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on March 8, 2004
As I looked over the reviews of this book, I noted a real polarization: guys either loved or hated this book. Any book this polarizing, I thought, must at bare minimum be bold. And this is a bold book.

On the positive side, the basic premise, that men need to embrace masculinity instead of apologizing for it, is great. It is true that many (unfortunately Eldredge says, "the church," which is tough to prove since he has not been in every church) churches do embrace a feminized Jesus and seem to push an agenda that feminizes men. As a pastor of 25 years, I have noted this tendency in many (perhaps most?) congregations (but I can honestly say that this has not been the case in the two churches I have pastored). Though common, this problem is not always present.

Eldredge argues that men should feel free to be "wild at heart," and that a deep relationship with God and the security that comes from realizing one is truly a man is a key to a satisfying and meaningful life for a man.

He recognizes the "wound" that men have, the importance of having a battle to fight and a beauty to rescue, themes dealt with about ten or (or more) years ago (by the likes of Gordon Dalbey, Robert Hicks, etc.); but his work is a current volume, and this material needs to re-circulate for the upcoming generations.

On the negative side, however, this book is reactionary. It addresses all men as though they were of the same temperament, namely that of the author. Besides watching way too many movies, the author enjoys the great outdoors. But he has forgotten that God does not only bless the Esaus, but also the Jacobs. And some of us guys don't even like movies (sorry, but there is nothing masculine about having to be entertained visually). Many men have died for their country, saved lives, reared masculine sons and feminine daughters and been bold warriors for the kingdom on God and yet did not enjoy repelling or hunting. I fear we learn a lot about John Elderedge and about men LIKE him (and there are many,perhaps even a narrow majority, although I wonder) than men in general; those of us who love the great "indoors" are virtually ignored or relegated to a category (by default) as less than masculine (although I do love the outdoors, just not hunting or repelling; I am a hiker).

The author is unusually weak in Bible interpretation, but he is no heretic. He does, however, point out that Adam stood silently alongside Eve while she ate of the fruit (he gives credit to, "The Silence of Adam," by Larry Crabb); on that interpretation, he is right on. And that is a key and crucial thought. He is weak in the interpretation department elsewhere throughout the book. Unfortunately, many of his points come from popular movies, great illustrations for the men who probably need the book most (those who live life vicariously through movies and TV). But again, a segment of us (who would rather play cards or take our wives dancing rather than tube out) were left out.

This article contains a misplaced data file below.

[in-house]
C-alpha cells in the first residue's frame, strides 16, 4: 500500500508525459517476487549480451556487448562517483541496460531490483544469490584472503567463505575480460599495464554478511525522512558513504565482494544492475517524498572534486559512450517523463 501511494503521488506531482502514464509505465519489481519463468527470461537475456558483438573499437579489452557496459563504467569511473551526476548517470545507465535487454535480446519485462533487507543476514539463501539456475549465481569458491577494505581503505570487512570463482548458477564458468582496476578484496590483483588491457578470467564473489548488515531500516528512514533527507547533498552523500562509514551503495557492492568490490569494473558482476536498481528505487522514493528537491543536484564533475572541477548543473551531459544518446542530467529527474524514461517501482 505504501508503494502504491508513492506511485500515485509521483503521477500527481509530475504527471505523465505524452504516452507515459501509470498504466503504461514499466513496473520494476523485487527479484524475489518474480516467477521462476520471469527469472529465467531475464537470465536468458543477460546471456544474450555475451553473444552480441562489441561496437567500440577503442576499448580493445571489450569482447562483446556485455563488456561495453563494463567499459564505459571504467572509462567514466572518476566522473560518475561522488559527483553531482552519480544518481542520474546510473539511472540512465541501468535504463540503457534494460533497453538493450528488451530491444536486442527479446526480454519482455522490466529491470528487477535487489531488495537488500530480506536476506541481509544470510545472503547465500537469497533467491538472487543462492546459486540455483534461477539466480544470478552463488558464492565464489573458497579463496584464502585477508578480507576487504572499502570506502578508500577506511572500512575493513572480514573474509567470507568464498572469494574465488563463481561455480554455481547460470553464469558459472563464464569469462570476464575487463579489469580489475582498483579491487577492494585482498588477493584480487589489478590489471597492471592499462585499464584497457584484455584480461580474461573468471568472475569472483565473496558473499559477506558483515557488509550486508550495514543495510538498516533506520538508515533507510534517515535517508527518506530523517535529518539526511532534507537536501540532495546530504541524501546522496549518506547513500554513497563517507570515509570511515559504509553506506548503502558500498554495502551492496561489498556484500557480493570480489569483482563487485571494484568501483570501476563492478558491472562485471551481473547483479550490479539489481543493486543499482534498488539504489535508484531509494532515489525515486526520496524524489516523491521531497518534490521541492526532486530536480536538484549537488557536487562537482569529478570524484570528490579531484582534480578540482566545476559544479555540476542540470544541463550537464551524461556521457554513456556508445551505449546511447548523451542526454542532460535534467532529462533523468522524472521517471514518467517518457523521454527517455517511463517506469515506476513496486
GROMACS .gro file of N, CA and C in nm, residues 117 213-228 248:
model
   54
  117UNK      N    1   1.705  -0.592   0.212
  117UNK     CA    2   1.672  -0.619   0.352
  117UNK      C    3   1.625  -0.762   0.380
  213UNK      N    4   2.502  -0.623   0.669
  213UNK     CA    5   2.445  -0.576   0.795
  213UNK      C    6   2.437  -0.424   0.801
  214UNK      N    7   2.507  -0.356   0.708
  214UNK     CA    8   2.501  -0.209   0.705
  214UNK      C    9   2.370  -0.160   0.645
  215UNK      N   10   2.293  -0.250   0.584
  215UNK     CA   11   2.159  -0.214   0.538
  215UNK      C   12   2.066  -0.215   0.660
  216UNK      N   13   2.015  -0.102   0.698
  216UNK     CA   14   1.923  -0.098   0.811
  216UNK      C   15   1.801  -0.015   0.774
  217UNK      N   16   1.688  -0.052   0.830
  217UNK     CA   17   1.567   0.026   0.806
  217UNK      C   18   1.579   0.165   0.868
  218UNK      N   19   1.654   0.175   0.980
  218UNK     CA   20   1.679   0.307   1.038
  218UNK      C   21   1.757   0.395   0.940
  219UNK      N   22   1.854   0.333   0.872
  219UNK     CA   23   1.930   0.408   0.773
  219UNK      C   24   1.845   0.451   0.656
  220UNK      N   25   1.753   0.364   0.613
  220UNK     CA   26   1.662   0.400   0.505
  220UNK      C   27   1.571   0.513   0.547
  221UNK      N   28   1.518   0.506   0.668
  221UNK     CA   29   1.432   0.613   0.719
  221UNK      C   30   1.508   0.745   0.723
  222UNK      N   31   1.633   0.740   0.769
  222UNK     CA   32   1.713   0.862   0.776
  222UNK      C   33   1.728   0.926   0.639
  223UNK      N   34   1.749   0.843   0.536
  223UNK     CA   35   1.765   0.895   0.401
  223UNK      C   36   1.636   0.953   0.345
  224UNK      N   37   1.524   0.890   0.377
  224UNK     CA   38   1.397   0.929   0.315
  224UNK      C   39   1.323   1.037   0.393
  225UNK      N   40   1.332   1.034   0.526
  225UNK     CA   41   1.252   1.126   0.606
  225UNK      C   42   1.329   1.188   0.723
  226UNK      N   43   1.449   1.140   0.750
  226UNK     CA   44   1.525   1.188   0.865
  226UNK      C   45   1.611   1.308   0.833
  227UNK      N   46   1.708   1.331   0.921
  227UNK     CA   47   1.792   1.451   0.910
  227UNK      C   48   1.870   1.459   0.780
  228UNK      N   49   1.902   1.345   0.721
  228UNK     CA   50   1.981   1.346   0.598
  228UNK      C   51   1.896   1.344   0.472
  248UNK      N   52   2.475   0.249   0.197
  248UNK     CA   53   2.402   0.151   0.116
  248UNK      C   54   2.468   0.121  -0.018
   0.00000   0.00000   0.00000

The first half of the book disenchanted me; the second half was much better and worth the reading. His comments about spiritual warfare need contemplation.

For men who have temperaments like Elderedge (the restless, deep feeling, and aggressive kind) or who have been stifled and intimidated by a feminized version of Christianity, this book is bold and radical enough to wake you out of your stupor. But it is not an "on the mark," response, but a reactionary (and overly emotional) one. If that's what floats your boat, you'll love it. If you are a bit more laid back (like myself and many other guys), you will not enjoy this book as much. Of course, if you are a passive wimp, you NEED this book, whether you will like it or not!

Some other books I would recommend (as better) in this genre include Gordon Dalbey's, "Father and Son," Robert Hicks, "The Masculine Journey" (if you can find it; this is an excellent book), and Robert Lewis', "Raising A Modern Day Night" (on bringing up boys). To my way of thinking, these are less reactionary and right on the mark.

So is this a good book or a bad one? It is certainly not a bad book. And though it is not truly Scripturally based, it is not heretical (just extra-scriptural). If you share common frustrations and experiences with John Elderege, you may find really enjoy it. For many guys, this would be good medicine; for others of us, it is at least thought provoking.
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on October 28, 2015
A book and a message that changed my life years ago. It's been sad to read "christians" tear down this message, trying to hyper-critique the ways John shares stories from the Bible or how he speaks to men. Men all over the world found freedom to be themselves in their experience and relationship with God, to begin to actually walk with God, hear His voice and know His heart. I know men all over the U.S. who began to rise up to love their wives, find their calling, engage the lives of their kids, and begin to love the life God has given them and live it well! And thousands of families have also experienced so much good because of this.

If you're the type that feels it's your god-given duty to scour the texts of books to find all "the errors" and expose "heresy", I'm sure you can (or already have) gleefully torn away at John's message. But, honestly, I ask, "Really? Why not just become an IRS agent instead?" And, I say, "Get a life." Sincerely, I say, go get a life that worth's living! Stop hiding behind your computer or your pulpit or your religious duties or your secret addictions and find the wide open spaces of life!

The message of WAH, both in the book and in the retreats Ransomed Heart put on based on this message was an invitation for me to experience God in ways I never thought possible and to experience life in its fullness in ways I never thought possible. And not only was it an invitation, it was permission to finally live my life. Maybe that doesn't make sense to many, but it was a game-changer for me. After returning from a WAH retreat, my wife literally said to me, "What happened? You even look different." My life will never be the same. Nor will the life of my wife and my children.